It has no annual fee and no substantial benefits, except for the ability to collect Membership Rewards points at 1 point per £1 spent.
It is unlikely that many Head for Points readers will qualify for the 5,000 points sign-up bonus because you cannot have held any Membership Rewards cards in the previous 24 months. That will exclude anyone who has, or has recently had, a Gold or Platinum Amex card.
Don’t worry about that. You may still want to get this card even though you won’t get a bonus.
Get the ARCC card if you are planning to cancel Amex Gold or Platinum
If you currently have an Amex Green, Gold or Platinum card and want to cancel it but do not want to cash in your Membership Rewards points, this card is your answer.
The only ‘snag’ is that you will not have reset the 24 month clock on being able to reapply for a new Gold or Platinum card and receive another sign-up bonus. In order to do that you need to close down your Membership Rewards account entirely.
For a lot of people, though, being able to keep your existing Membership Rewards balance alive will be more important.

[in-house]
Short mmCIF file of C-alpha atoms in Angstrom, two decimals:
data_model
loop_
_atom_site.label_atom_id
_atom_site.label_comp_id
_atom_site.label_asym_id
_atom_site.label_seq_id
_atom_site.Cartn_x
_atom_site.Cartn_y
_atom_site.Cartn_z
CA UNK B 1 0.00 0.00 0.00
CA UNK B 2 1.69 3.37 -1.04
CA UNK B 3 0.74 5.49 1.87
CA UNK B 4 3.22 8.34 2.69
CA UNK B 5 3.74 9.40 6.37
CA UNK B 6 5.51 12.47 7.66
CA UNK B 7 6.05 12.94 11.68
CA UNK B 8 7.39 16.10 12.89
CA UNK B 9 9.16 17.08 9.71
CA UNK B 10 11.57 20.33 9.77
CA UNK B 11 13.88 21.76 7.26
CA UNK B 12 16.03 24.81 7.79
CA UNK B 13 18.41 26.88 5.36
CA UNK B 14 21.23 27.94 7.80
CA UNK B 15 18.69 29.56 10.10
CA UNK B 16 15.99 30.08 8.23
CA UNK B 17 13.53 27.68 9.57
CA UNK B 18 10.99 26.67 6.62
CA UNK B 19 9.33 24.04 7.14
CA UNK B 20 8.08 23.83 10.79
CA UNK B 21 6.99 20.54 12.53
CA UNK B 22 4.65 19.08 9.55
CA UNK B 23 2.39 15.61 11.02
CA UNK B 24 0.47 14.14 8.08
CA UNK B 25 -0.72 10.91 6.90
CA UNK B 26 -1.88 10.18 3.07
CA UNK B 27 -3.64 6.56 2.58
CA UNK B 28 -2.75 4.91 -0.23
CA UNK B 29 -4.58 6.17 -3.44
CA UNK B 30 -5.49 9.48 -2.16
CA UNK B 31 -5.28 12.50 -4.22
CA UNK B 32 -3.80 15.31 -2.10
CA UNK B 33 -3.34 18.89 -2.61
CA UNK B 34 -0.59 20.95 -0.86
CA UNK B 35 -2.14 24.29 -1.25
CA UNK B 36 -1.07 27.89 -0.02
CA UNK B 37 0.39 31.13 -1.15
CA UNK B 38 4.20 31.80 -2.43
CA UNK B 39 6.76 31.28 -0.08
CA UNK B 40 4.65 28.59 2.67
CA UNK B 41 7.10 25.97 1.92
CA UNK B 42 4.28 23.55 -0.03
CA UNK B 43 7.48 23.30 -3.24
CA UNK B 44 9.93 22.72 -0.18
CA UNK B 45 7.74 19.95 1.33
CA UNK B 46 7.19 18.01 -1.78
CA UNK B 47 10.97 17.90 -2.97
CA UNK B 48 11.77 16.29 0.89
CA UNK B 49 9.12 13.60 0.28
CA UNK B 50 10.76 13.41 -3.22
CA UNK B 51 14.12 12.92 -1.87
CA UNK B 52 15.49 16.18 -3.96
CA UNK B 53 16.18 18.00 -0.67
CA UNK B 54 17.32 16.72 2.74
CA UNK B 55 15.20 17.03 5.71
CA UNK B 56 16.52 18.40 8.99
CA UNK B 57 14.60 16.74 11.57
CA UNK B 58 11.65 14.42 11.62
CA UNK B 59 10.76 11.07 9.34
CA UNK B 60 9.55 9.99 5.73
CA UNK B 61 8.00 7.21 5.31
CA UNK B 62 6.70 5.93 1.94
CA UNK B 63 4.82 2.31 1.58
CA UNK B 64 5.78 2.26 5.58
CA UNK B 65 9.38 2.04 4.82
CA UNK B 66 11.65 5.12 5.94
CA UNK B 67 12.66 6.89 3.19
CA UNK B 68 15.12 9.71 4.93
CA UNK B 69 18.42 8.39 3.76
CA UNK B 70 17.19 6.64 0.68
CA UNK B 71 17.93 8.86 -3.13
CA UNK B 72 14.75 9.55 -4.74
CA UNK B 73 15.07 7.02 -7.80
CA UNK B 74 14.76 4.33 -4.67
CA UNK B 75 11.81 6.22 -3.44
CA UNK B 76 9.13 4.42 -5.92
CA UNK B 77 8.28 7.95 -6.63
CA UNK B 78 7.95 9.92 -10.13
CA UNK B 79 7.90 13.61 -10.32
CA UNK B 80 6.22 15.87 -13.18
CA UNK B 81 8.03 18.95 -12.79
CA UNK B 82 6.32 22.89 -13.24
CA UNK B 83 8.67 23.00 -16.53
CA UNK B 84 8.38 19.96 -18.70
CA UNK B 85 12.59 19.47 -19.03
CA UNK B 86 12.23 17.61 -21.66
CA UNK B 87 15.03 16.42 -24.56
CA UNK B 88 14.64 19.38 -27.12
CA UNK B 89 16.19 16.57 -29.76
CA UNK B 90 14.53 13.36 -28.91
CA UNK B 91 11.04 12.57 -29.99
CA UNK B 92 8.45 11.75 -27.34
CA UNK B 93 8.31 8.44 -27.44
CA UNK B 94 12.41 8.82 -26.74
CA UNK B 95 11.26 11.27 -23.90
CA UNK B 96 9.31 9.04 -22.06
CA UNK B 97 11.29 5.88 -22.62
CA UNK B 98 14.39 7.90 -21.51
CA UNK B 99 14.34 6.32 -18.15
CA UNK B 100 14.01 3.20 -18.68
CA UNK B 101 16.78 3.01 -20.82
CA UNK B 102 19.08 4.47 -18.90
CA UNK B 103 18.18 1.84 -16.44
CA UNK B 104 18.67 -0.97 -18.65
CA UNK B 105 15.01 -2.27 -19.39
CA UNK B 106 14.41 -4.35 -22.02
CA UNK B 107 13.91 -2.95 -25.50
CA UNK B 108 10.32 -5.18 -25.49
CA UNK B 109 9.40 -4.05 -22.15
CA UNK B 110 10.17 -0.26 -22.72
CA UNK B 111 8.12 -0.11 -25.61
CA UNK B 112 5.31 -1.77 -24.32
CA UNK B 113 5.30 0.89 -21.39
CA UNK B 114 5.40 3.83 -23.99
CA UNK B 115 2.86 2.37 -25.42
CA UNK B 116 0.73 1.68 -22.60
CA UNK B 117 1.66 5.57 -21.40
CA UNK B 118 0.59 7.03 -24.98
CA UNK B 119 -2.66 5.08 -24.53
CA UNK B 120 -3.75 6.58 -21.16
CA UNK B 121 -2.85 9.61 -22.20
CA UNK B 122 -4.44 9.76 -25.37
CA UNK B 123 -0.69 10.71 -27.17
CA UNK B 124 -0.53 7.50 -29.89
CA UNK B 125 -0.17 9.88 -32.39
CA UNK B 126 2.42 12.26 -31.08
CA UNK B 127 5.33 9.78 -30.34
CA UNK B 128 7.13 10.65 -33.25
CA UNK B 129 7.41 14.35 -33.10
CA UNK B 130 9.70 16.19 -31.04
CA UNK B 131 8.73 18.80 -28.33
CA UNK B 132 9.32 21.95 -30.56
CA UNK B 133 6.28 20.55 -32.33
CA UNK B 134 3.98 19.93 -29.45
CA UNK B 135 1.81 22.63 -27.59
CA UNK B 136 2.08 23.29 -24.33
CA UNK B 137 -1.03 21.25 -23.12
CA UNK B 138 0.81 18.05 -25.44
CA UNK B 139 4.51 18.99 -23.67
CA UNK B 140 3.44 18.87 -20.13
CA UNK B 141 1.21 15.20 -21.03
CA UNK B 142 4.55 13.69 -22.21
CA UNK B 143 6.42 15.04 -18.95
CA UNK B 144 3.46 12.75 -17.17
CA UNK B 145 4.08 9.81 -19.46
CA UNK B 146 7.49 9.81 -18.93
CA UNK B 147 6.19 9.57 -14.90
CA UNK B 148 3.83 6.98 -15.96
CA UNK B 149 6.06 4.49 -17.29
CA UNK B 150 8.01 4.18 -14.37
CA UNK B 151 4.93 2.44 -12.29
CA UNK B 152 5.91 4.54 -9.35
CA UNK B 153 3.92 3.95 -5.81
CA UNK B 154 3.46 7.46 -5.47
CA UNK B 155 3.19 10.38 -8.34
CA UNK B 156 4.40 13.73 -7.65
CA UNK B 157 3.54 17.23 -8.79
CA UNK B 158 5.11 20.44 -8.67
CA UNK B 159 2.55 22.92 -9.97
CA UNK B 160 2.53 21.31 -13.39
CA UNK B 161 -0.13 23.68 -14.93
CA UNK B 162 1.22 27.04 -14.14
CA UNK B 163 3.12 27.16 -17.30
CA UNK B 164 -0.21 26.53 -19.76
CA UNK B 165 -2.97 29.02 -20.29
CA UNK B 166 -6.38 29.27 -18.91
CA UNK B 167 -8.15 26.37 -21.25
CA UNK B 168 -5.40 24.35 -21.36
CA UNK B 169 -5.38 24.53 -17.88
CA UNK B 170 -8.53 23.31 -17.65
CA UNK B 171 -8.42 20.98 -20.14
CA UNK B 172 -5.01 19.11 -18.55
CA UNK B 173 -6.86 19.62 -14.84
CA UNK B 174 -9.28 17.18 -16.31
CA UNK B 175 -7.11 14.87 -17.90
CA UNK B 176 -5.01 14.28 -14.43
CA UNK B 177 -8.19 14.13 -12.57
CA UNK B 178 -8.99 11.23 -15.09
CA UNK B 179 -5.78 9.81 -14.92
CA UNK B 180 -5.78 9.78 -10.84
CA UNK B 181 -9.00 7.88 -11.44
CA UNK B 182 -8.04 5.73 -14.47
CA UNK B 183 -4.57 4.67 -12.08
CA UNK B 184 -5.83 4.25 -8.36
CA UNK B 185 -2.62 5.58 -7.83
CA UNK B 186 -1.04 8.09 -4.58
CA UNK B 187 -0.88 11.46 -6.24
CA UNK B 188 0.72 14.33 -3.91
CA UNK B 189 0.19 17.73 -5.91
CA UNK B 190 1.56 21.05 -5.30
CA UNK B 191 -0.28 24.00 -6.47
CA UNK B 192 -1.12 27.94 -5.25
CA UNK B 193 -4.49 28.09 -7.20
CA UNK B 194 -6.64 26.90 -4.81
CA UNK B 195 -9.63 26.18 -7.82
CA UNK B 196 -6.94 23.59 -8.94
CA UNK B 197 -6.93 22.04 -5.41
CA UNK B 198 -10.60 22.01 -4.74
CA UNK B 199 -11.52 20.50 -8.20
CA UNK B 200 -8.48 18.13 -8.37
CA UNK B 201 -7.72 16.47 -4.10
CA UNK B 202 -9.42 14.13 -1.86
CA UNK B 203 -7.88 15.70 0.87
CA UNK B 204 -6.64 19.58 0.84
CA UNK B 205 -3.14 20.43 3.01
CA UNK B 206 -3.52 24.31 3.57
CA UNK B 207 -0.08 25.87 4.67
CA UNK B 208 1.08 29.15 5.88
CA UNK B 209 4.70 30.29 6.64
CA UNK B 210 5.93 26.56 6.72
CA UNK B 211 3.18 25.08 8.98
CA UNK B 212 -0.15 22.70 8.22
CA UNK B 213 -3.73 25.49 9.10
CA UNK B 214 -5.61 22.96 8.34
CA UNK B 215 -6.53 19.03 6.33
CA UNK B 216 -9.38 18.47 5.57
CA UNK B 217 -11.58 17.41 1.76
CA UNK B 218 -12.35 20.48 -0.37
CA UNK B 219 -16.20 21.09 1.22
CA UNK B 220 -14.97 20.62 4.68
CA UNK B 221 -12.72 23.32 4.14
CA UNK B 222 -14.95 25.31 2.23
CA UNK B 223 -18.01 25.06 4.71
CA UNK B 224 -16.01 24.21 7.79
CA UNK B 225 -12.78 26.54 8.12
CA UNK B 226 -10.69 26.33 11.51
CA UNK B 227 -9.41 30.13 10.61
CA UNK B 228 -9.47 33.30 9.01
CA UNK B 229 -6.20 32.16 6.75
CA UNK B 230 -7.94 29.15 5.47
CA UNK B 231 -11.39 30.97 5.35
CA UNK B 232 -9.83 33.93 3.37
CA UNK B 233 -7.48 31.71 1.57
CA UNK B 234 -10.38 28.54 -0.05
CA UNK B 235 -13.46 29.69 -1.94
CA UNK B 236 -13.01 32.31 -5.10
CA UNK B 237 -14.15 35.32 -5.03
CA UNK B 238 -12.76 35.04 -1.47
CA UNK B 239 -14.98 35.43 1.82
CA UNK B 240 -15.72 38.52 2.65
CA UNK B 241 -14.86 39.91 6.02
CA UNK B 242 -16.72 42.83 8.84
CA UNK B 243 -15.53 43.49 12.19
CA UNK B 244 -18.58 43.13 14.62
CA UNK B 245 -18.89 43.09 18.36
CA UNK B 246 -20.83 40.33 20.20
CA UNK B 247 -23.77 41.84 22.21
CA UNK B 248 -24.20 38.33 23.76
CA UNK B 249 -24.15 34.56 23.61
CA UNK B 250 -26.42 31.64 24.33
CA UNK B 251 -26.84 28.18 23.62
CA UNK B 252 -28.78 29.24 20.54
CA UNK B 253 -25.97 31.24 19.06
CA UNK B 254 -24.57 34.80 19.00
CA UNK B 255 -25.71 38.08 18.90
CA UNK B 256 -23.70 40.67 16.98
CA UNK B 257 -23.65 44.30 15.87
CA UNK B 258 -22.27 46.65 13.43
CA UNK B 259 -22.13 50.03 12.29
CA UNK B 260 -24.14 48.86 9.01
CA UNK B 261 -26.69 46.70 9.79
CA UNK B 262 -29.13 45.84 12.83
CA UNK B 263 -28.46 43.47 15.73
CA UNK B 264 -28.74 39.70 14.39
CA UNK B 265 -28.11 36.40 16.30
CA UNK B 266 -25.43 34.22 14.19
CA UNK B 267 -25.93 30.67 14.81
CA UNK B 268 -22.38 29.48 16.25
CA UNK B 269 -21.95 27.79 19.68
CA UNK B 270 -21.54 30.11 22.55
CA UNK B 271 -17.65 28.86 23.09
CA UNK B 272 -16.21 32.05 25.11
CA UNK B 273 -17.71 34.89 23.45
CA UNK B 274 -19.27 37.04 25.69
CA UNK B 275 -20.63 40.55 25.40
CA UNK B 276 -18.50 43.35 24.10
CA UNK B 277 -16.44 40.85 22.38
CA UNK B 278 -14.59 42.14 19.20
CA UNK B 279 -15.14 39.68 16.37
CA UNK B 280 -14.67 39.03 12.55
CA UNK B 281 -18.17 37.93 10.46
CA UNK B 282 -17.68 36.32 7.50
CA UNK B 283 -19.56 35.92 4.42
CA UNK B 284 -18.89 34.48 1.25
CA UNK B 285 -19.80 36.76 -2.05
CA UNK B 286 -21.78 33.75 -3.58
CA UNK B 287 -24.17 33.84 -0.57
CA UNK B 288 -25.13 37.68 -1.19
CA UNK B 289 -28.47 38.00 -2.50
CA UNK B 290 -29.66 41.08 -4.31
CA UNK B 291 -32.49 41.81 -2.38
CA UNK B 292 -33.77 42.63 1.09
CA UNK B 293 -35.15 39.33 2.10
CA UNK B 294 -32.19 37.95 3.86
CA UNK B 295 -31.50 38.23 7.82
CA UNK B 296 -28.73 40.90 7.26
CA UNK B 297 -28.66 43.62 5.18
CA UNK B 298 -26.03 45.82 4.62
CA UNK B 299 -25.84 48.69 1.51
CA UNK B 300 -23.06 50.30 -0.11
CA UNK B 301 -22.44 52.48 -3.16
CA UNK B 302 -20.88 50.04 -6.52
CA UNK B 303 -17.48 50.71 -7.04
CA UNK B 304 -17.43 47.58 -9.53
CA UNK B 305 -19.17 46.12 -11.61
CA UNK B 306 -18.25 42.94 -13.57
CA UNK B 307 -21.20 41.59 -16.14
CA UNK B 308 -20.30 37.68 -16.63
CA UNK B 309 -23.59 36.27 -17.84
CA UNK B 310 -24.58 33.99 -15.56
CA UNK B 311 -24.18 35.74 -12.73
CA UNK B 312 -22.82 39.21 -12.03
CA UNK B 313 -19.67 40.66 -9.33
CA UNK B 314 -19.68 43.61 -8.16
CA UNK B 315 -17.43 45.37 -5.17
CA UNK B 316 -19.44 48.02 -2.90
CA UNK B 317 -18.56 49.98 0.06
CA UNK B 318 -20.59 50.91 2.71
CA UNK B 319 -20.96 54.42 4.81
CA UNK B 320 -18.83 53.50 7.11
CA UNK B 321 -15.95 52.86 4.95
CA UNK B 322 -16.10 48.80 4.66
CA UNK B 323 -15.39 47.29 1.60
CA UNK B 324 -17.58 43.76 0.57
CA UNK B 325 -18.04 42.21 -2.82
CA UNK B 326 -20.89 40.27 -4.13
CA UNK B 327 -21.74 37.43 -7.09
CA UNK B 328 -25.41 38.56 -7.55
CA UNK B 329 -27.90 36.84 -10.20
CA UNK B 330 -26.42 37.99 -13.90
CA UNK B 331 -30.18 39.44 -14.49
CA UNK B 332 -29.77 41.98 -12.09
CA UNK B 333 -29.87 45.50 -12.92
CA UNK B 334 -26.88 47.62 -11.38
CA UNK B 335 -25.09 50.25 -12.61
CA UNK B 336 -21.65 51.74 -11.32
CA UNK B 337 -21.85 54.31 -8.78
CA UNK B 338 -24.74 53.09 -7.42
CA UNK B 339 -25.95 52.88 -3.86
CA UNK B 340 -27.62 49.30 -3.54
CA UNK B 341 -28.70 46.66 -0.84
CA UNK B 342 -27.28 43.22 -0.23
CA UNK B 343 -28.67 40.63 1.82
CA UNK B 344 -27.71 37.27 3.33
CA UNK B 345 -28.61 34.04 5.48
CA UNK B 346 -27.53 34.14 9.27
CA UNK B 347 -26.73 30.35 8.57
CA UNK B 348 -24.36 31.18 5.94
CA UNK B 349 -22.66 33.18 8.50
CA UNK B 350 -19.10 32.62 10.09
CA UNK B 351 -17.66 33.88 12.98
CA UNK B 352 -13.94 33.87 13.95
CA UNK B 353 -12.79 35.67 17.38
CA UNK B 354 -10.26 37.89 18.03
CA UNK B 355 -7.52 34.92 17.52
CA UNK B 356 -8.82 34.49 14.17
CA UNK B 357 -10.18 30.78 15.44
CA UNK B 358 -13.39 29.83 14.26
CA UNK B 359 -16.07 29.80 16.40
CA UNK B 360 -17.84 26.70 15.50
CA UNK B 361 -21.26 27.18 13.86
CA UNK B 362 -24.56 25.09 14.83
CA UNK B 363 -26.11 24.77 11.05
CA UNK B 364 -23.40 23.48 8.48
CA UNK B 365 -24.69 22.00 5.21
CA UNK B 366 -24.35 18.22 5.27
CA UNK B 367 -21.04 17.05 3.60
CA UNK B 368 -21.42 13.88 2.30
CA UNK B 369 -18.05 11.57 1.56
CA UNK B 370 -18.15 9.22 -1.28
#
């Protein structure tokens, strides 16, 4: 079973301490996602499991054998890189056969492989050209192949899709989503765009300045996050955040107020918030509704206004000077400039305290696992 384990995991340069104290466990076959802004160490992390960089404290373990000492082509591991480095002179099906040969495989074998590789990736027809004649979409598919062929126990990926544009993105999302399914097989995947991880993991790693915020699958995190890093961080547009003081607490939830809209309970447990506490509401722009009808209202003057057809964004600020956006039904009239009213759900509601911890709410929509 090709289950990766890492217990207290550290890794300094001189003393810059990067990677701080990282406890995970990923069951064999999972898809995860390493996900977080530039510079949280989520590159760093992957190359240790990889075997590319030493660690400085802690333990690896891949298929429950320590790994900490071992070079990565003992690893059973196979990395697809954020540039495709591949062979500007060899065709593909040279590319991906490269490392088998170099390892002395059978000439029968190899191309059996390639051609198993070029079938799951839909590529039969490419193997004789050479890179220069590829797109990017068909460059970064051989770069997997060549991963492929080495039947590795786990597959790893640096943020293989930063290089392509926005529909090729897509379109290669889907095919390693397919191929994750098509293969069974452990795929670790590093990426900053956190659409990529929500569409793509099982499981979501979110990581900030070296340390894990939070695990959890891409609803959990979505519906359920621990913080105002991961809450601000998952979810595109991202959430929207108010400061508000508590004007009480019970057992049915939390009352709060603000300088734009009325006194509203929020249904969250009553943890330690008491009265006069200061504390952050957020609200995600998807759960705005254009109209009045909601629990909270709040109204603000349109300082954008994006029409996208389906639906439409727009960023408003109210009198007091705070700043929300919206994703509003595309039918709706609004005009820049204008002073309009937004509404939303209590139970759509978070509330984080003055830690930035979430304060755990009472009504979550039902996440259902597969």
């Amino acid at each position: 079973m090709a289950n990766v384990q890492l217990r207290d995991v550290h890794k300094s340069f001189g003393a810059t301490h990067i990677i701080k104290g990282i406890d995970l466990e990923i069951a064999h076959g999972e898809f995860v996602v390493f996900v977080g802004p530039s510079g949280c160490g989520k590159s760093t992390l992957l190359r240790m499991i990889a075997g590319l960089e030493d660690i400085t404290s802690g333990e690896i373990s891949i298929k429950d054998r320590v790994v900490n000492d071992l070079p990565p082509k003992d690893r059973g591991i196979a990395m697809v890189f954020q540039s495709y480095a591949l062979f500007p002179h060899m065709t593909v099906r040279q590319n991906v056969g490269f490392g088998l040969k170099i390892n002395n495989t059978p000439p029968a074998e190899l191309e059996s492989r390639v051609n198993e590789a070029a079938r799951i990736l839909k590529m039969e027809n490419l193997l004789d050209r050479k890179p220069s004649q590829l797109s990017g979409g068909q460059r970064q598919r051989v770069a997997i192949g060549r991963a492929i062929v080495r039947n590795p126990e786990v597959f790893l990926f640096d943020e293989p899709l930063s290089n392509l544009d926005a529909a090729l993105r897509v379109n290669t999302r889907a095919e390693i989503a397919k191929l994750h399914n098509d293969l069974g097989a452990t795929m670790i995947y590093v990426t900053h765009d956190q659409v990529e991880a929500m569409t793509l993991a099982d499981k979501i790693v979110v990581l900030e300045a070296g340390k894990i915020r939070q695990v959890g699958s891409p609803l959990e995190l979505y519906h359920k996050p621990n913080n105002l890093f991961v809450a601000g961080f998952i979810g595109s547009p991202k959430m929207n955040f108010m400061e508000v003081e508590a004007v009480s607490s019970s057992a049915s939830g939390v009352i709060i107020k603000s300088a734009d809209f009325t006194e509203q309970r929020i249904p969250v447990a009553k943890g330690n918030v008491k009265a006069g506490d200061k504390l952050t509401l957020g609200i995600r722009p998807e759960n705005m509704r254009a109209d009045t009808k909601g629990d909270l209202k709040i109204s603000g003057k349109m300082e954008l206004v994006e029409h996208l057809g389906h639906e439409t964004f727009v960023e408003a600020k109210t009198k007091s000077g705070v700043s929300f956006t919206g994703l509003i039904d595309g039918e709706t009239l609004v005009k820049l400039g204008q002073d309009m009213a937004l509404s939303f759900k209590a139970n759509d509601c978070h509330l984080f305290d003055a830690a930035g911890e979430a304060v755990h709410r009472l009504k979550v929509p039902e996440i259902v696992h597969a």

You can apply for the FREE American Express Rewards Credit Card here.
(Want to earn more miles and points from credit cards? Click here to visit our dedicated airline and hotel travel credit cards page or use the ‘Credit Cards Update’ link in the menu bar at the top of the page.)
Disclaimer: Head for Points is a journalistic website. Nothing here should be construed as financial advice, and it is your own responsibility to ensure that any product is right for your circumstances. Recommendations are based primarily on the ability to earn miles and points and do not consider interest rates, service levels or any impact on your credit history. By recommending credit cards on this site, I am – technically – acting as a credit broker. Robert Burgess, trading as Head for Points, is regulated and authorised by the Financial Conduct Authority to act as a credit broker.